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Here’s Why Bermuda Is the Perfect Winter Adventure Getaway

Mild weather and clear water make for thrilling outdoor adventures all winter long.

Here's Why Bermuda Is the Perfect Winter Adventure Getaway

It’s a warm day on Bermuda’s breezy northeastern coast and you’ve saddled up for a trail ride on horseback to explore the beauty of Bermuda’s beaches. With the island’s iconic pink sand underfoot, your horse slowly makes its way across the beach as the sun illuminates the turquoise water that splashes on the shoreline.

These trail rides, offered at Moran Meadows, are one of the many dreamy adventures you can have by visiting Bermuda during the winter months. “December through March is a perfect time of year to explore the island,” says Natalie Moran, owner of Moran Meadows, which runs guided horseback rides from its East End ranch year-round. “In Bermuda there’s really no change of season,” she says, “so whatever you want to do, whether that’s boating, fishing, or horseback riding, the climate couldn’t possibly be better.”

Pair that with two-hour flights from most east coast gateways, and Bermuda is tailor-made for your next adventurous winter getaway. Here are some great reasons to go.


On the Water See why Bermuda is called the shipwreck capital of the Atlantic by booking a two-tank wreck dive with Blue Water Divers. With more than 300 wrecks in its waters, including fully intact freighters and old wooden schooners, Bermuda is home to some of the world’s finest sites. On the East End, don’t miss the wreck of the Cristobal Colon—at 499 feet, the Spanish cruise liner is the island’s largest shipwreck.

Since Bermuda is an archipelago comprised of more than 180 islets and cays, the island nation is best seen from the water. Explore tranquil bays and secluded beaches by chartering a sailboat for an unforgettable day at sea. With daily departures from the City of Hamilton, Sail Bermuda is one of the island’s top charter companies.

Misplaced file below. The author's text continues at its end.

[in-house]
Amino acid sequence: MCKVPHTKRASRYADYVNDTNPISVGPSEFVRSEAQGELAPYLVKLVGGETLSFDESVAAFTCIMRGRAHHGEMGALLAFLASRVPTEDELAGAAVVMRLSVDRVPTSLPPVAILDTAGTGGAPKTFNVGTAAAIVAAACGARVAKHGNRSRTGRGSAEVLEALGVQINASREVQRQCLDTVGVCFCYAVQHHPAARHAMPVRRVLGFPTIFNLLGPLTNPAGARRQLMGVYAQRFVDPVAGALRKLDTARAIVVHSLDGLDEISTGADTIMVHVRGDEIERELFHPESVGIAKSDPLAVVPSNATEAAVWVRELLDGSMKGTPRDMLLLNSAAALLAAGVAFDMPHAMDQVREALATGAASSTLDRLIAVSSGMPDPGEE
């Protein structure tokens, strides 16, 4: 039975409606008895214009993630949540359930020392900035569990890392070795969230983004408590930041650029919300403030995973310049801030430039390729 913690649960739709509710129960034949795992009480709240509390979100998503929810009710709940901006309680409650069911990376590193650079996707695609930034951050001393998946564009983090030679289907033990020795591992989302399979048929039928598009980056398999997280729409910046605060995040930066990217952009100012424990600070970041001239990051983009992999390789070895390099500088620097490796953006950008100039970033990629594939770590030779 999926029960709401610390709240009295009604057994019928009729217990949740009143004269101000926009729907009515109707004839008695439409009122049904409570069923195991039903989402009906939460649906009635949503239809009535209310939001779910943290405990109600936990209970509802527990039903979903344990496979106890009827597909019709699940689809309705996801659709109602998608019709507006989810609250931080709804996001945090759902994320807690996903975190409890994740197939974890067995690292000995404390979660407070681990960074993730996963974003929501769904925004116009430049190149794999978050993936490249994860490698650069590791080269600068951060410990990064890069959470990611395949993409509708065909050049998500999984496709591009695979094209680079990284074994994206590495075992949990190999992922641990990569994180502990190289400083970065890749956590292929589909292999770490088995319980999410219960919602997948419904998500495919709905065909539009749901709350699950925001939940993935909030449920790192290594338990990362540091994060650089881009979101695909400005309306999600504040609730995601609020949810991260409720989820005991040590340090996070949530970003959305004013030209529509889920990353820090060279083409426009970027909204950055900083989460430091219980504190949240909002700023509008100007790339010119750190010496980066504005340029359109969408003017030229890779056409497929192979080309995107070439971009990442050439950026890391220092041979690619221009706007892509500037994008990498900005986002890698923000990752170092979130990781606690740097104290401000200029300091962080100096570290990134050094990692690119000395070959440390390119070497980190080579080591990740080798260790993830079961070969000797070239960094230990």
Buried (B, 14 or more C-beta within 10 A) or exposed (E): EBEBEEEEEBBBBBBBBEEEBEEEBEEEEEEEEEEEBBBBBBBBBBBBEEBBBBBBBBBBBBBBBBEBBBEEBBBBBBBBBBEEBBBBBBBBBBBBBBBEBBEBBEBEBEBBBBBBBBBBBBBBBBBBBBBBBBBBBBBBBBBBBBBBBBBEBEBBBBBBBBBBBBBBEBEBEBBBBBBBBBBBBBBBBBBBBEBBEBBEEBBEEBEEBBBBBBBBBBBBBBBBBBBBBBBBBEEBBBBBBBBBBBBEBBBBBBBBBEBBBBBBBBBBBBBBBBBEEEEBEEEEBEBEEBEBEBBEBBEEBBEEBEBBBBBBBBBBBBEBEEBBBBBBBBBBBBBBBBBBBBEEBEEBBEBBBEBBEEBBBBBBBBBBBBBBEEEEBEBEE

If you’re visiting in March or April, don’t miss the chance to watch humpback whales in their natural habitat. During those months, these majestic mammals pass Bermuda’s south shore en route to North Atlantic feeding grounds, so hop aboard a whale-watching cruise to spot them breaching or slapping their fins on the ocean. For several operations that run 5- to 6-hour tours, contact Island Tour Centre.


On Land Moran Meadows is Bermuda’s only ranch offering guided horseback rides on its beaches and through its historic sites, so saddle up for an exciting experience. Rides through the East End include one-hour trots past military fortresses like Alexandra Battery and Fort St. Catherine; 90-minute excursions and off-the-beaten trails through lush elevated fields with scenic coastal views.

Cultural adventures abound in the City of Hamilton, where festive events are held in December and January. Most notably, you can see live performances by Bermuda’s own Gombeys—a troupe of colorful dancers that whirl and twirl in the city streets to the infectious sounds of goatskin drums, beer bottle fifes, and tin whistles. If you’re lucky, you’ll catch one of their performances in neighborhoods on Boxing Day (Dec. 26), New Year’s Day, and possibly even Christmas Day.

Rent a bicycle from Oleander Cycles and explore the Railway Trail, an 18-mile-long, noncontiguous pedestrian and cycle path, which was once home to a working railway from 1931 to 1948. The trail is divided into nine sections, but one particularly picturesque stretch on the West End starts at Morgan’s Point and ends at Somerset Bridge, where you can picnic within eyeshot of the turquoise Atlantic.

Check out more wonderful winter adventures in Bermuda at gotobermuda.com.

—By David LaHuta

Bermuda Tourism Authority
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